How to provide an engaging interview process

Why does it matter?

Unemployment levels are at a historic low. The skills shortage is growing. As a result, it’s a candidate-driven market. Good people have lots of high-potential businesses battling over them. In such a competitive environment, having a well-thought-out recruitment plan that attracts these candidates to you is vital for success.

Word of mouth is still the most powerful form of marketing and the best way to positively impact your employer brand.

The interview process is one fantastic opportunity a company can use to take advantage of this, simply by providing a positive & engaging experience to candidates they meet or interact with.

So why are so many companies still giving candidates such a terrible experience when engaging them through their interview process?

I’m talking about too many interview stages, big delays between interviews, big delays in decisions being made, rubbish, bland feedback, or even worse – no feedback.

Companies are way too focussed on assessment of candidates rather than the attraction of candidates. It’s a balance that most get wrong.

How to get it right

I ask my clients to think about defining and planning their end to end candidate experience.

If you haven’t taken the time to plan something – then you’re probably not going to deliver it. And if a candidate has a bad experience – are they really going to want to work for you?

For every vacant role, start by defining the interview process before the search starts. This not only makes it easier to manage the end to end process but ensures that everybody involved has clear expectations.

One of the things I have done in my own business is to map out every aspect of both my candidate and my client engagement process – essentially a standard operating model – to ensure I deliver a consistently good service.

And you can do that for a recruitment process. As a first step, you need to analyse your current process:

What is the candidate experience like through your interview process? Is it positive? 

The only way to do that is to ask for their feedback. Start with existing employees and then make this a regular metric moving forwards for new hires. Work with your recruiter to gather this feedback from all candidates interviewed. I continually ask my clients and candidates for their impressions and how I can improve.

Does your interview process engage and excite candidates? Does it promote and sell the company? Good quality candidates with in-demand skill sets expect interviews to be a two-way process. Generally, they have been headhunted and are not actively looking. So as much as you’re assessing them, they’re assessing you. That means you also need to sell to them.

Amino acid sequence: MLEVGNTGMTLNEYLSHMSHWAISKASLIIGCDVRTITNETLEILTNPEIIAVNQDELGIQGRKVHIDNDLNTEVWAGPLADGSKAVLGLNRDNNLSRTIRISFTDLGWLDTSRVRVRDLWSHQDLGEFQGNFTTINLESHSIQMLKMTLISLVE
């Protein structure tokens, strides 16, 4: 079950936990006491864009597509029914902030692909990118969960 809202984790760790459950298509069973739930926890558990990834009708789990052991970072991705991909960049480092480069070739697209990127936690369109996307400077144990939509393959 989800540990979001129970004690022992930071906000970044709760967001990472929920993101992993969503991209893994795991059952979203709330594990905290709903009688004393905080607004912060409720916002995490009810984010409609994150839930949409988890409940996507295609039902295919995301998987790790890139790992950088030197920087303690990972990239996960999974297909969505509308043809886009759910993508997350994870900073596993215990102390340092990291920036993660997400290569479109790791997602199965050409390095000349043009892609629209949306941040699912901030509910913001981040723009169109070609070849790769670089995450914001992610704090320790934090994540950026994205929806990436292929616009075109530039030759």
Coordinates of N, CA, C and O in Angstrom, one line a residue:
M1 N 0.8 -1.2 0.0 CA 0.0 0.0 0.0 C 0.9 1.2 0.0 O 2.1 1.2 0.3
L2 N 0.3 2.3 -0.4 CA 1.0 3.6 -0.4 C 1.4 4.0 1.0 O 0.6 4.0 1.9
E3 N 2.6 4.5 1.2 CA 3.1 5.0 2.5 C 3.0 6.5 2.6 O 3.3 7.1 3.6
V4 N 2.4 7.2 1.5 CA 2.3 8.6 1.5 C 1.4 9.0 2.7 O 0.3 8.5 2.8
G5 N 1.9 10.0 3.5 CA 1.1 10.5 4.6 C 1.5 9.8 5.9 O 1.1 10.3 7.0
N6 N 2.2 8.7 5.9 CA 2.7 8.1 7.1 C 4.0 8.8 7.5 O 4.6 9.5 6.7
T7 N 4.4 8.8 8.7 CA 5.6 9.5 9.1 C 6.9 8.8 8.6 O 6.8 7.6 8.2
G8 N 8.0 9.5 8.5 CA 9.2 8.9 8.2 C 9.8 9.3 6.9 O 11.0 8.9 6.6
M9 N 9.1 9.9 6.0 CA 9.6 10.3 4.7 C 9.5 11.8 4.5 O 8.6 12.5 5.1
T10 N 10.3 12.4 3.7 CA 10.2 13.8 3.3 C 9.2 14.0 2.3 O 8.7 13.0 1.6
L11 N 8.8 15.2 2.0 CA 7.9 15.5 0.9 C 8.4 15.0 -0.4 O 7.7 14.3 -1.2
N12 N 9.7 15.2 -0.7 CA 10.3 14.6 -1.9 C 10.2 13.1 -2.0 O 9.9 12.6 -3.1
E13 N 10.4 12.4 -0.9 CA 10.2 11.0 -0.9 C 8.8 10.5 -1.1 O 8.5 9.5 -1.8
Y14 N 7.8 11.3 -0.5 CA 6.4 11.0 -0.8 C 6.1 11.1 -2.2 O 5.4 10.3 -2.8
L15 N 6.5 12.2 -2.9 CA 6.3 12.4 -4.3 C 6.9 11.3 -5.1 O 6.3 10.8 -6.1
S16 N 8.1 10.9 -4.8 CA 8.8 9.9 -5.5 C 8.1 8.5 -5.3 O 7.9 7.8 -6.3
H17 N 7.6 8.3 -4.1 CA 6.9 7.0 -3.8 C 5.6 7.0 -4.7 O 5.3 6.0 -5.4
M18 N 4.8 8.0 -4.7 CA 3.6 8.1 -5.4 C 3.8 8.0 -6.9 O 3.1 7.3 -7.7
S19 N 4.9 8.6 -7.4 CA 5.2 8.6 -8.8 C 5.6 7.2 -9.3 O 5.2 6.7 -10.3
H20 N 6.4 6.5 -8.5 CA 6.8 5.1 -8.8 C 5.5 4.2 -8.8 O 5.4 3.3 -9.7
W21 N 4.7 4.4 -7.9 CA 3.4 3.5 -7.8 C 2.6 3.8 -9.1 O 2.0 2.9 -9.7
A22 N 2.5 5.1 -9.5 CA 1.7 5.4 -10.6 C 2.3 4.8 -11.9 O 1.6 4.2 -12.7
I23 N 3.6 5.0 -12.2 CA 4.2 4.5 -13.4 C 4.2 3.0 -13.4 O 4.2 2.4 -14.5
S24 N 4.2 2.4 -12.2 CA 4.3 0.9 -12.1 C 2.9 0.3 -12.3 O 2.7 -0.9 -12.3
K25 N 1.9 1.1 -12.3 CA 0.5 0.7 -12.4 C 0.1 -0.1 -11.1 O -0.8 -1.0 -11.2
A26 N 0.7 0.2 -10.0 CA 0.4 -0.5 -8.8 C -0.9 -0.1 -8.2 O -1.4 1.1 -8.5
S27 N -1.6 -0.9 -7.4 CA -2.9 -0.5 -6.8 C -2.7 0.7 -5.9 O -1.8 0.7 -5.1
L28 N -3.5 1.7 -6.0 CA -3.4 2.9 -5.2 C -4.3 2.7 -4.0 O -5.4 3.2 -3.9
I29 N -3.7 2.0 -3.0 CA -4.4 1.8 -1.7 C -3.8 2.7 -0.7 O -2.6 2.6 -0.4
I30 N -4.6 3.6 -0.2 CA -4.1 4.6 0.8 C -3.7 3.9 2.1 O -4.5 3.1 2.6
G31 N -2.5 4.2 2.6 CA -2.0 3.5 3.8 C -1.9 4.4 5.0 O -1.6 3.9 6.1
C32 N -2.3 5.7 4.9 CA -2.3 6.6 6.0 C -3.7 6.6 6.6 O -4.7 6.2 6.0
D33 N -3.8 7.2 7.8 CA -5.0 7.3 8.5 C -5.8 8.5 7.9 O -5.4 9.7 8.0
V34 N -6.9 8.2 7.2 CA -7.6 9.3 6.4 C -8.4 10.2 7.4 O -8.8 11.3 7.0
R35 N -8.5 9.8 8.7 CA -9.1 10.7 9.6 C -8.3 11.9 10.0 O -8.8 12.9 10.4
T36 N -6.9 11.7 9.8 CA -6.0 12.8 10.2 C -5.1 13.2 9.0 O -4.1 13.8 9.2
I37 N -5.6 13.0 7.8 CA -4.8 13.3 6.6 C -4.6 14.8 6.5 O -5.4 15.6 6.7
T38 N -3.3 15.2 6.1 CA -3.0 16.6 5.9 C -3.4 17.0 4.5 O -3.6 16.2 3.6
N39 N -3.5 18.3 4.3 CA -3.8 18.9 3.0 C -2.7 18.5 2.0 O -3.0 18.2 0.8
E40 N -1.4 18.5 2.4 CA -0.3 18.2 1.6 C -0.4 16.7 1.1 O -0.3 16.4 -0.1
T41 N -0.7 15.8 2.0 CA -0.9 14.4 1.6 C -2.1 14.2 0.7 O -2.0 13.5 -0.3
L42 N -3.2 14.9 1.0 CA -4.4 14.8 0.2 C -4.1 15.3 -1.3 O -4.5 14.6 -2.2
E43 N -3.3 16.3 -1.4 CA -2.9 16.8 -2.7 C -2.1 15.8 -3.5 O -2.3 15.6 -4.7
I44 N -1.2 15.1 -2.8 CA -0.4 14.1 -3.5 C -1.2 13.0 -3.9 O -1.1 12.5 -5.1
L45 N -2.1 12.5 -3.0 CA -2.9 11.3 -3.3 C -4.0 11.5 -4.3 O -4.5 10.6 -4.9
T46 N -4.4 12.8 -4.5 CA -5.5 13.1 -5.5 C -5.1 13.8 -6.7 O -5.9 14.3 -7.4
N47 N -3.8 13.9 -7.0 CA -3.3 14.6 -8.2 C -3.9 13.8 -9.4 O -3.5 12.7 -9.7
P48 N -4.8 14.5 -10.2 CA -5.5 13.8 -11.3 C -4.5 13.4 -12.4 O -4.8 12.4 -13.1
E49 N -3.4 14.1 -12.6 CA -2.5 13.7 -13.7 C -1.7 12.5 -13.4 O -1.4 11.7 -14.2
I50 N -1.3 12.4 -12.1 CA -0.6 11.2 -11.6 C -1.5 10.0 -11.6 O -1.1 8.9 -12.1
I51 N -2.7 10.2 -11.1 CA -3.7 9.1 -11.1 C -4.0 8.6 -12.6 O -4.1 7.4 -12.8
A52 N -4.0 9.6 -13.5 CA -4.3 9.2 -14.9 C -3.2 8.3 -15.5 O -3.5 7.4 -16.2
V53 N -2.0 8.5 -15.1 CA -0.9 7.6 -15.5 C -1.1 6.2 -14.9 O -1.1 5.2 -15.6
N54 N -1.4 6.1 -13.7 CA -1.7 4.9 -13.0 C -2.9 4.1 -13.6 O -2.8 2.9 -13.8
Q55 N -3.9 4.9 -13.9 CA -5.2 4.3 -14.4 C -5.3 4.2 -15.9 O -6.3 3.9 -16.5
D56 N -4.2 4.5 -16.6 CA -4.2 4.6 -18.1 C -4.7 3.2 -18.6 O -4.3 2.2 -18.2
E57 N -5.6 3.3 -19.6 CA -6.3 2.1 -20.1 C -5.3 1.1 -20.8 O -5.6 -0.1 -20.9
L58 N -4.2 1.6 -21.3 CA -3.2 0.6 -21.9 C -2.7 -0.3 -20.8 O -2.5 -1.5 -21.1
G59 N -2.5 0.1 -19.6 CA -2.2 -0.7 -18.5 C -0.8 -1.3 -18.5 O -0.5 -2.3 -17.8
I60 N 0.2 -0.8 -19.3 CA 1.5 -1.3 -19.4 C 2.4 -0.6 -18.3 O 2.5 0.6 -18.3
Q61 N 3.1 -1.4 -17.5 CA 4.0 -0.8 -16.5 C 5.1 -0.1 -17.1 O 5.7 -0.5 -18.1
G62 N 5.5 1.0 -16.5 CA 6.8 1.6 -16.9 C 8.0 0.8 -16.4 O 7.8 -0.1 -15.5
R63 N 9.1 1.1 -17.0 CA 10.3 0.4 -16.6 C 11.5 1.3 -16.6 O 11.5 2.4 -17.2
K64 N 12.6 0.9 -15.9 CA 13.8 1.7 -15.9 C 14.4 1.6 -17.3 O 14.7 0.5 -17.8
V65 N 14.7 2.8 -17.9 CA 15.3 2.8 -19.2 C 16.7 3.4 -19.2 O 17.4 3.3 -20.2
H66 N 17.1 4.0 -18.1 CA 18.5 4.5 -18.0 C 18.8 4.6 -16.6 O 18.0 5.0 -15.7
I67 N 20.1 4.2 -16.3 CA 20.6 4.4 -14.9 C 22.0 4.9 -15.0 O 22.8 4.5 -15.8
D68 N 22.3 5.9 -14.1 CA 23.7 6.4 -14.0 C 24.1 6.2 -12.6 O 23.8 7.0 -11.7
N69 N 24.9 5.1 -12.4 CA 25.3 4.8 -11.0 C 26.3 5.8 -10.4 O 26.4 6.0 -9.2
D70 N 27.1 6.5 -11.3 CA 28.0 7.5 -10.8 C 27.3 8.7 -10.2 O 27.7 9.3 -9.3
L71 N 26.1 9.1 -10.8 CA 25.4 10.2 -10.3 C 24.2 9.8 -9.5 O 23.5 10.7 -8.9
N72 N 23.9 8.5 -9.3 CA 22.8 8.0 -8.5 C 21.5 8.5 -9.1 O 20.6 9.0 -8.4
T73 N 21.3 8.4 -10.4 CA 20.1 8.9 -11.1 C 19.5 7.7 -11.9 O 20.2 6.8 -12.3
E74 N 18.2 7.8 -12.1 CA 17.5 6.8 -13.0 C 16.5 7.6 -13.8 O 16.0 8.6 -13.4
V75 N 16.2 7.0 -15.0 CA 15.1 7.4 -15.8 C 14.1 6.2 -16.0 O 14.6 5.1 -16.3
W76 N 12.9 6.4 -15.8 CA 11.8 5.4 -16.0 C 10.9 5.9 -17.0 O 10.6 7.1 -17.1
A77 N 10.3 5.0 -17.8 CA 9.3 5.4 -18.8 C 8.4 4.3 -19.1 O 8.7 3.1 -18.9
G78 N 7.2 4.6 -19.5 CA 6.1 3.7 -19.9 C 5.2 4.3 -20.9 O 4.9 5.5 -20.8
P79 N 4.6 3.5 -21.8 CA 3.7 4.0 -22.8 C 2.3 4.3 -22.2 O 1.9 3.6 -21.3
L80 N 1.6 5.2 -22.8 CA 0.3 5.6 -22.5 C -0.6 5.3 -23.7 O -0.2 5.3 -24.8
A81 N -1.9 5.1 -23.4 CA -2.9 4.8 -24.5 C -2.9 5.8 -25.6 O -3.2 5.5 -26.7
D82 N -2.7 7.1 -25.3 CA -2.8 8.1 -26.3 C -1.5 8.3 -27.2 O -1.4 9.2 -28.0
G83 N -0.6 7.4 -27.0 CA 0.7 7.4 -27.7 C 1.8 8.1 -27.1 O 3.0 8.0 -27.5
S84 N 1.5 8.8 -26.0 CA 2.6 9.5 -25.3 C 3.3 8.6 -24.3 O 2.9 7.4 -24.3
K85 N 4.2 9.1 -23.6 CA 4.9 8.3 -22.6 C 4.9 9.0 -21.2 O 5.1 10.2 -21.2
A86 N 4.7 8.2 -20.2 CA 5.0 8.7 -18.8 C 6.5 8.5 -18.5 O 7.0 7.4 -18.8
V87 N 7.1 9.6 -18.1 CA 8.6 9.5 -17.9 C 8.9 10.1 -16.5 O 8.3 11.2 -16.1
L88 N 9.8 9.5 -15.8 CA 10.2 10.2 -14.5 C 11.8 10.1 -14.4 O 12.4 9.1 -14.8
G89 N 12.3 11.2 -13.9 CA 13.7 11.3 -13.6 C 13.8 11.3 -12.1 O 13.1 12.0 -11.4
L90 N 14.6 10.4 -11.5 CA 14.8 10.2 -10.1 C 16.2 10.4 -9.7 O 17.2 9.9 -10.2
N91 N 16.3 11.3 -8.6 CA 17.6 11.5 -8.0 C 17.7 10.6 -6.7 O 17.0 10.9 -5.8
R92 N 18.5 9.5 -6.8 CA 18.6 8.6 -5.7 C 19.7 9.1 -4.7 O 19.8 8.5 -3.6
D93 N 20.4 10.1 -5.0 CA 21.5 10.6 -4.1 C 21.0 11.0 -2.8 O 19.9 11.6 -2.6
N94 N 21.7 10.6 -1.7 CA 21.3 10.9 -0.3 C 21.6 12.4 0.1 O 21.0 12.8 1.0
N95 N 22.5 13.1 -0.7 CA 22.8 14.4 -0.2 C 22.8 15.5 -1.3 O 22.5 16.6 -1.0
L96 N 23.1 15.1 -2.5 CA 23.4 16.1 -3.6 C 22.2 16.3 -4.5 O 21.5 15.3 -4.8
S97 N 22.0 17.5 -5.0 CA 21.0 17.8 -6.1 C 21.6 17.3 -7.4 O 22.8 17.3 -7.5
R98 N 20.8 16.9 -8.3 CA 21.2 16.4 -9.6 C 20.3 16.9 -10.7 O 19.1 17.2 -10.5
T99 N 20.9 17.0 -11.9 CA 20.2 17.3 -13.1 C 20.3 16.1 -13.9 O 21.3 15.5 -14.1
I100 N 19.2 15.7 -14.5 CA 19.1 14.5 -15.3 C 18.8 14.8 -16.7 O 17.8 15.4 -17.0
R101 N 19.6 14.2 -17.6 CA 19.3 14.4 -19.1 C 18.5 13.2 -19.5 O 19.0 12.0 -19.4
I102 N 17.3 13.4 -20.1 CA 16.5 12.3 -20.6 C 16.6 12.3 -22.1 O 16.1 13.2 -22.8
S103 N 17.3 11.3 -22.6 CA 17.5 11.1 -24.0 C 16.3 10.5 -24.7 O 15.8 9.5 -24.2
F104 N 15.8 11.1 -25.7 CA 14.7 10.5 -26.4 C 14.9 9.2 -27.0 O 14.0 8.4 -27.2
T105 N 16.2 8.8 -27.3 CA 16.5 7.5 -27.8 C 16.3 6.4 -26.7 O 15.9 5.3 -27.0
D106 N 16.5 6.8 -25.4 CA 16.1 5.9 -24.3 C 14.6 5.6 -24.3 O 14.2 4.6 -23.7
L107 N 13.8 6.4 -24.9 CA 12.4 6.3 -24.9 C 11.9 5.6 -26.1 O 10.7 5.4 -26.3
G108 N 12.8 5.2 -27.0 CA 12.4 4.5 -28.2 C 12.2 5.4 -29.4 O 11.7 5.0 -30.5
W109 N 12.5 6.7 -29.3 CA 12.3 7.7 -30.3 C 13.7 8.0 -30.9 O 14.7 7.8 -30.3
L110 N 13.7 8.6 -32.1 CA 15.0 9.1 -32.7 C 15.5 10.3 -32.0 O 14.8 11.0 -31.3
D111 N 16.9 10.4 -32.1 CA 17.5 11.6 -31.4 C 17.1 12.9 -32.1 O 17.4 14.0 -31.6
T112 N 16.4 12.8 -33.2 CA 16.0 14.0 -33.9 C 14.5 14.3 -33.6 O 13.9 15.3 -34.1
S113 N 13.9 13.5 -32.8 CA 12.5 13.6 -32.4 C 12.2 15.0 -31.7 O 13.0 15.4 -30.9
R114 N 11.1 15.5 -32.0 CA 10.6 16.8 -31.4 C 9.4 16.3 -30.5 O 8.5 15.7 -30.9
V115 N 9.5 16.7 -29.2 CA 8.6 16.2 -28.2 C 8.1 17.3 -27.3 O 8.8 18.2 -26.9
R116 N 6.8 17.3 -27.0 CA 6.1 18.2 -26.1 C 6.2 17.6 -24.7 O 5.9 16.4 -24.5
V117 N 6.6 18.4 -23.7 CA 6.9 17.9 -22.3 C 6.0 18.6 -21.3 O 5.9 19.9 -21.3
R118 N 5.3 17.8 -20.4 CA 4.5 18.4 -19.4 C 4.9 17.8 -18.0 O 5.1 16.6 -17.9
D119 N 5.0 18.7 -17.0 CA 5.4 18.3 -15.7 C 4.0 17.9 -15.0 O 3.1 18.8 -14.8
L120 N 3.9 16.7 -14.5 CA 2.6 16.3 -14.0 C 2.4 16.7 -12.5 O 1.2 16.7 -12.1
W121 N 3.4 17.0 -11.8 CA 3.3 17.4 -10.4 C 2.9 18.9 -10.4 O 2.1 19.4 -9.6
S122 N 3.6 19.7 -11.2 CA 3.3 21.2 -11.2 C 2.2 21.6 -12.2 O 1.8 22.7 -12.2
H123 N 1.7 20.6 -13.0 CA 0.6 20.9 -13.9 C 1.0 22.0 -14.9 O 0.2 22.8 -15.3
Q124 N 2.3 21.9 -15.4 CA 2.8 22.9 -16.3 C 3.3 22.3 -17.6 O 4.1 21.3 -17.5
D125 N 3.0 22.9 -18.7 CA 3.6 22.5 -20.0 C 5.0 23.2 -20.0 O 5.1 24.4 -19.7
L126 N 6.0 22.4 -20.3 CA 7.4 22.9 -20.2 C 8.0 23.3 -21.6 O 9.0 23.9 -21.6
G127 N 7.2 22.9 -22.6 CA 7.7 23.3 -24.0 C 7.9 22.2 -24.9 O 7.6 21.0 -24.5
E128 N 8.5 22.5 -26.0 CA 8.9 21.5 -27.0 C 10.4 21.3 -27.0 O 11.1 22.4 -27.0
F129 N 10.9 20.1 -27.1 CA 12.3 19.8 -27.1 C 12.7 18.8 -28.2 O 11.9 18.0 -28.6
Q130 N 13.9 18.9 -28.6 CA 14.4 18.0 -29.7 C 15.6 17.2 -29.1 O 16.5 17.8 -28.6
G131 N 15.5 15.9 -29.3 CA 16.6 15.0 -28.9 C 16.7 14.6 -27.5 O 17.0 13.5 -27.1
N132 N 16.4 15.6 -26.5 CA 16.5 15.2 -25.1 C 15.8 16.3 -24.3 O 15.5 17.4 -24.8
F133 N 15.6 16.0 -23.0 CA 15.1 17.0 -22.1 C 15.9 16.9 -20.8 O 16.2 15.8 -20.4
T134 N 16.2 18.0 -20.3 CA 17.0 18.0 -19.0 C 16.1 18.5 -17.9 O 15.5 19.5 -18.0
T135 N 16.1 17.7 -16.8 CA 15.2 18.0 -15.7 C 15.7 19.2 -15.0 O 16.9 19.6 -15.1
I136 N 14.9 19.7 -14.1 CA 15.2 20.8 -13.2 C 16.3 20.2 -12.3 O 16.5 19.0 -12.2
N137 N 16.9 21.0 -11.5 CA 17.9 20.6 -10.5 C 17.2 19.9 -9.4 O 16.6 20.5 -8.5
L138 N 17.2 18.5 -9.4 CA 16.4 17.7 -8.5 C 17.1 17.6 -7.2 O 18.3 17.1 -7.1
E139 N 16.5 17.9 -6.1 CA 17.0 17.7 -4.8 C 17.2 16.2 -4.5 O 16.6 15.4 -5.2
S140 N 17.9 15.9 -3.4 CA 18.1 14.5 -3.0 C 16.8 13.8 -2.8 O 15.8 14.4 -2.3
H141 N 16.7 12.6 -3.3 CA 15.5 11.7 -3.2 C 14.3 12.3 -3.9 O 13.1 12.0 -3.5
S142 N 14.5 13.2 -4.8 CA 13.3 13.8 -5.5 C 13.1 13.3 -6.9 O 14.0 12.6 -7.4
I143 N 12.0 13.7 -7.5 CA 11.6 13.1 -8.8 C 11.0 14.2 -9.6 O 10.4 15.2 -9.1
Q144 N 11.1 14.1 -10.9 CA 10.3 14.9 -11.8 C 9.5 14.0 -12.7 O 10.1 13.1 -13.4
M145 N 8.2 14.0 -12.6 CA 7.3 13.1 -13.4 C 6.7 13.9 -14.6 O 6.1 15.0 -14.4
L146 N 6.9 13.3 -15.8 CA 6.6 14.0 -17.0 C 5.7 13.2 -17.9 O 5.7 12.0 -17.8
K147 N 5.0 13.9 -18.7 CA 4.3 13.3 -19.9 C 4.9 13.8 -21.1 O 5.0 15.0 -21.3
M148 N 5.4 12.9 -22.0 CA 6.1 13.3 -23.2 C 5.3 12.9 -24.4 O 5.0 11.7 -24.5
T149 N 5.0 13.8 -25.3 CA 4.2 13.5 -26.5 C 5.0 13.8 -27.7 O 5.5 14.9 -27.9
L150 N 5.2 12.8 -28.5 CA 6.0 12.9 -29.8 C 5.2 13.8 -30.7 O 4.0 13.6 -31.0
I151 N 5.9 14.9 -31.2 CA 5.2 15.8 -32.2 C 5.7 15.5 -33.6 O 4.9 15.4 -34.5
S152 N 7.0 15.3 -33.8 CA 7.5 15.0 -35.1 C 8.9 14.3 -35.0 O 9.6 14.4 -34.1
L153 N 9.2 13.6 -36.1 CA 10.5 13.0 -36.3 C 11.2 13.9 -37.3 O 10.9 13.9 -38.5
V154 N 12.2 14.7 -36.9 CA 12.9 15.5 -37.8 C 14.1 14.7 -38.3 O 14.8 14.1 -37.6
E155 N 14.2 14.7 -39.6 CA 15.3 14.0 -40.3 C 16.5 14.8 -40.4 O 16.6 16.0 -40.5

Do you provide quick and meaningful feedback to candidates regardless of outcome?

Quick feedback is so important for momentum with candidates you want to hire. But it’s equally important to provide this whether you hire them or not. I think if you give someone a good experience with value, then they will walk away feeling positive about you.  

Offers. Remember you are selling to them as much as they are to you, so close them at the end of the interview. If you want them, make sure they know. And offer the best package you can that exceeds their expectations and demonstrates how much you value them.

Post offer/onboarding. Once you’ve made an offer, it’s absolutely critical to continue the positive experience so that they are in no doubt they’ve made the right choice. Keep in close touch after the contract has been signed. Think about inviting them to meet up with their new team, maybe over lunch or post-work drinks. And plan their first day and the subsequent weeks carefully. Get it right, and you’ll make them feel welcome on day one and help them to embrace their onboarding programme.

Standardise across your stakeholdersEnsure everybody in the business understands the approach to the recruitment process and implements it. You’ll get little benefit unless the same methods are adopted across the board. Remember, you’re aiming for a balance between assessment and attraction. To successfully hire the best candidate, both are equally important. If you get it wrong, you not only lose your hire but run the risk of them spreading bad PR about you that can damage your reputation.

Once you have got these basics right, you can start implementing a standard operating model for the interview and recruitment process and start providing a consistently good interview and candidate experience.

I’ll summarise with a final thought 

Treat all candidates equally and with respect. Engage them in the process, giving meaningful and timely feedback. Keep them informed throughout the process. That’s how you’d like to be treated, isn’t it?

If you provide a consistently good experience to ALL the candidates your company meets or interacts with, I guarantee this will positively impact your reputation and in turn your ability to attract, hire and retain the market’s best talent.

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